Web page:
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Brexit is destroying what’s left of the UK car industry

Alan Thornett writes about another Brexit chicken coming home to roost with a vengeance.

The electric vehicle (EV) multinational Stellantis – the third biggest car-maker in the world measured by sales and which employs over 5,000 workers in Britain in Ellesmere Port and Luton – has put the boot into the future of car making in the UK bigtime. It has warned the British government that it will close its UK operations down unless the trade rules negotiated by Britain under its Brexit agreement are fundamentally changed.

Stellantis was formed in 2021 on the basis of a merger between the Italian-American conglomerate Fiat Chrysler and France based Peugeot. It’s trading brands include Alfa Romeo, Chrysler, Citroën, Dodge, DS, Fiat, Fiat Professional, Jeep, Lancia, Maserati, Mopar, Opel, Peugeot, Ram, and Vauxhall and Abarth. It is currently redeveloping its Ellesmere Port site to build electric vans, including the Vauxhall Combo, Citroën Berlingo, Peugeot Partner, and the Opel Combo.

There are two, distinct but crucial, issues involved in this.

The first is the trading rules agreed by the UK under the ‘Rules of Origin’ (of components) clause of the Brexit agreement, that will come into force next year. This requires that 45% of an EV’s components are sourced from the UK or EU, otherwise the car will be subject to a deal breaking 10 per cent tariff – £5,000 on middle range car. These terms were signed-off for Britain by Lord Frost, its chief UK negotiator, in December 2020,

In a blunt submission to the UK government Stellantis has warned that : “If the cost of EV manufacturing in the UK becomes uncompetitive and unsustainable, our operations will close.” It added: “Our request to the UK government is to gain agreement with the EU to maintain the current Rules of Origin until 2027.”

Unless this rule is “renegotiated” (i.e. scraped) no multi-national car manufacturers will ultimately continue to invest in the UK, as has already been the case BMW. According to the Guardian, Ford, which has invested £380m growing its e-motor capacity at its plant in Halewood has also issued a statement calling for the three-year delay to the rule change while the UK and EU improve their battery production capacity.

The other issue involved (which Ford references above) is the matter of EV battery manufacture. It has long been clear that volume EV production is not sustainable without adequate local battery manufacturing capacity, and that means gigafactories, since the economics of EV production requires that battery manufacture takes place close to vehicle assembly. This implies that without at least one gigafactory (and eventually two or three) large scale long-term EV production is not going to happen in the UK.

There were plans for at least one gigigafactory, which was Britishvolt’s £3.8 billion lithium-ion EV battery in Blyth in Northumberland. This, however, collapsed in January (of this year), before completion, through lack of funding. My previous article on the collapse of Britishvolt can be found here.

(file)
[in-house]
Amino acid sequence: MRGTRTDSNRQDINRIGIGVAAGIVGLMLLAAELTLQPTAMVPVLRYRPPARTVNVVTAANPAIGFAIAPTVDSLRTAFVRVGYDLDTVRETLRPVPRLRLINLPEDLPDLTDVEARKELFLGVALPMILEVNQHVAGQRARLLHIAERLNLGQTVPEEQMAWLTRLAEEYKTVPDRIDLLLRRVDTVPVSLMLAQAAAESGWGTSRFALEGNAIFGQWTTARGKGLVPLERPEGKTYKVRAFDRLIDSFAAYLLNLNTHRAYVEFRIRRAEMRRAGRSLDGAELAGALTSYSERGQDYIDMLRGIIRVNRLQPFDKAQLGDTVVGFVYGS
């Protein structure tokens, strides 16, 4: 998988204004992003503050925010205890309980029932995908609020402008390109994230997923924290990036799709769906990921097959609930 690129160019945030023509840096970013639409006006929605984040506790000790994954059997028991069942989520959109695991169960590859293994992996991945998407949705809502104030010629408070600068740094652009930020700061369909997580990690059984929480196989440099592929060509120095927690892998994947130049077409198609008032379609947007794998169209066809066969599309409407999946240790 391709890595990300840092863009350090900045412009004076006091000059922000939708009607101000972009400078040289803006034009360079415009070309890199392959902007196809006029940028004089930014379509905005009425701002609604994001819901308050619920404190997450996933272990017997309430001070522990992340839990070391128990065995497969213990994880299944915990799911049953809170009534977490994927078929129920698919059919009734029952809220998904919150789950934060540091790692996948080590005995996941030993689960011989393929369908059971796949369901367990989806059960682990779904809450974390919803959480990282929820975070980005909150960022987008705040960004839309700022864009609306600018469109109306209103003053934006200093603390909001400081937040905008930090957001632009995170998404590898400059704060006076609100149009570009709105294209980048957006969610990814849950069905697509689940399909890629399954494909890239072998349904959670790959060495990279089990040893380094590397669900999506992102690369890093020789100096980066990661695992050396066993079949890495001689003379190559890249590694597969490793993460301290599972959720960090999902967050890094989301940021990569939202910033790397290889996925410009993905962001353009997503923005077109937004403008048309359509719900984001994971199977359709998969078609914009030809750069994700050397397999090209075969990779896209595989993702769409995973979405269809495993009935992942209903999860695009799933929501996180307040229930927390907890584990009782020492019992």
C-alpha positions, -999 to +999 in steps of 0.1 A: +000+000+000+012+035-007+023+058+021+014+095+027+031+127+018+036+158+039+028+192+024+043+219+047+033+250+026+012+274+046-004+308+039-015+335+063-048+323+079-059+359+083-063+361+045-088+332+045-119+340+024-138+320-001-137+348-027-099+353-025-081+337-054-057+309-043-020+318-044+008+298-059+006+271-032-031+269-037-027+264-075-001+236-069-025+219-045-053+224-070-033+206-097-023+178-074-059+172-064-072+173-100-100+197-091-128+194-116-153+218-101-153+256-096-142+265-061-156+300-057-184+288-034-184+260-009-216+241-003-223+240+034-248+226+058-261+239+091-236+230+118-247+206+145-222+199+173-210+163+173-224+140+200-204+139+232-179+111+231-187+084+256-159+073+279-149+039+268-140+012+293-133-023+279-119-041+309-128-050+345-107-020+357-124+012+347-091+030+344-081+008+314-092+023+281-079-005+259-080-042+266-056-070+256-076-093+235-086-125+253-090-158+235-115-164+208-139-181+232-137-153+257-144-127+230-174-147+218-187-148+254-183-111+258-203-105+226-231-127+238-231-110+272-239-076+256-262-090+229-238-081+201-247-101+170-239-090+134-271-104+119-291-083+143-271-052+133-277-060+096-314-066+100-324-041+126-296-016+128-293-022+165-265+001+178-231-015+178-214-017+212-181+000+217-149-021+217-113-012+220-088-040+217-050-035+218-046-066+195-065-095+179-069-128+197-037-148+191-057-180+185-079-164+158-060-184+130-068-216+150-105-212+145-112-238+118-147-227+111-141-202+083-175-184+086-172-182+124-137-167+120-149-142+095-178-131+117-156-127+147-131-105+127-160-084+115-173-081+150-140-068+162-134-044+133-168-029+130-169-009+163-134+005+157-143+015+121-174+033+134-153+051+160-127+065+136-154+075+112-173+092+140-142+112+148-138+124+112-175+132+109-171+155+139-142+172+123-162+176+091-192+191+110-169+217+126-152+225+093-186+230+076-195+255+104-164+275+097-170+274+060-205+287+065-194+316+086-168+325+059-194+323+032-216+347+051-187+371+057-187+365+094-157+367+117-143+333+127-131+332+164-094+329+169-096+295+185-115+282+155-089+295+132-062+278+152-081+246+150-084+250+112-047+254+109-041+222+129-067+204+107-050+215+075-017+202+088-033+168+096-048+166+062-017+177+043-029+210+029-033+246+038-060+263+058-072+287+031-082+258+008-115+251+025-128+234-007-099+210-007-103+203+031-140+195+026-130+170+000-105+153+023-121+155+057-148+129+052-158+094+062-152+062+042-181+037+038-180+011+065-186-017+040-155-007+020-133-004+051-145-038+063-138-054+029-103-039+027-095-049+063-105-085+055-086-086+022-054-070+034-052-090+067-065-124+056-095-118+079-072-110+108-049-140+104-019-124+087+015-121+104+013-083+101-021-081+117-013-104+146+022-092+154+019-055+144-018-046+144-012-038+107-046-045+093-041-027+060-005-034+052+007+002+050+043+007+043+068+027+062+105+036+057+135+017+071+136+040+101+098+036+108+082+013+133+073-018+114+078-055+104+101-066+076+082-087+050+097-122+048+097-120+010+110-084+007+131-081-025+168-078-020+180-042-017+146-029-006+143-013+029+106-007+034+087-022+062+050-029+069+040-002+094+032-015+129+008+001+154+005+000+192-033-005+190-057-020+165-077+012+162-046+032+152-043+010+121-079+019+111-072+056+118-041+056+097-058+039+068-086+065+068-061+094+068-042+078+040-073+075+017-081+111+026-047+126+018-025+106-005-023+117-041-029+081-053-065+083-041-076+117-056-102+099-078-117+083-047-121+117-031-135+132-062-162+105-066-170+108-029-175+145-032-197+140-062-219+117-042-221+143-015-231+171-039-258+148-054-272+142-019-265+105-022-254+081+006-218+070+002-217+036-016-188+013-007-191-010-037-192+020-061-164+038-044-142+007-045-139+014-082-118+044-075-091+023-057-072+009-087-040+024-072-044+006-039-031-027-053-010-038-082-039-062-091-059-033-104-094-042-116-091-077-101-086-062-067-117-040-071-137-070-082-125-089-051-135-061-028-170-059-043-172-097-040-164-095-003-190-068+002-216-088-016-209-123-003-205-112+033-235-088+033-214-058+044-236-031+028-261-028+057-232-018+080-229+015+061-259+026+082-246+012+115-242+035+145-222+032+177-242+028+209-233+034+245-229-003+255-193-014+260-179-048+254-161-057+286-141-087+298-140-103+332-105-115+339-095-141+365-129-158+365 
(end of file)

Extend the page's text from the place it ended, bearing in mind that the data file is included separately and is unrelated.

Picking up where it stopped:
UK business secretary Kemi Badenoch is apparently seeking a meeting with the EU to change the agreement Britain signed in 2020. It won’t be easy. The EU is likely to remind here that she and the UK wanted Brexit and now you have to live with it, unless she has some major concessions to make in return.

The UK government has been massively behind the curve on the EV transition. It is the last of all those countries with significant automotive production capacity to recognise the dynamic of the EV revolution and what is taking place. There is now an international scramble going on for battery capacity that they don’t even seem to be aware of.

For example, “battery valley” is being established in France – with four initial gigafactories – as reported in yesterday’s Guardian:

“Emmanuel Macron’s announcement last week that the Taiwanese battery maker ProLogium had chosen Dunkirk for its first foreign facility brings to four the number of gigafactories planned in a corridor stretching about 60 miles inland from the port.

“We’re going all in on this,” said Xavier Bertrand, the head of the Hauts-de-France region, once home to many of France’s coalmines and much of its steel industry, which has spent more than €200m (£174m) – on top of huge state subsidies – ensuring the investments came its way rather than to rival sites in Poland, the Netherlands and Germany.

“We’re in advanced talks with other major players in the sector, too – graphite processing, recycling,” Bertrand told AFP. “The aim is to have the whole chain here; it’s a strategic choice. This is a decade of transformation and we absolutely need to be in the vanguard.”

It is not a matter of replacing every combustion engine car with an EV, of course, since the world needs less cars overall, but EVs are superior to internal combustion cars at every level in terms of the protection of the planet they produce dramatically less emissions/pollution and they are the fastest way available in terms of a major reduction in global carbon emissions. Electric power has always been superior to the combustion engine but has been preserved by the oil lobby.

The trade unions in the UK stand aside from all this at their peril. Battery gigafactories have to be built rapidly in this country and the Brexit agreement changed if car manufacture is to continue. A good start in this is to support the call for a trade union conference of the future of the car industry. An article by Rick Hatcher from Birmingham Against the Cuts, calling for such a trade union conference can be found here.

Alan Thornett May 20th 2023.

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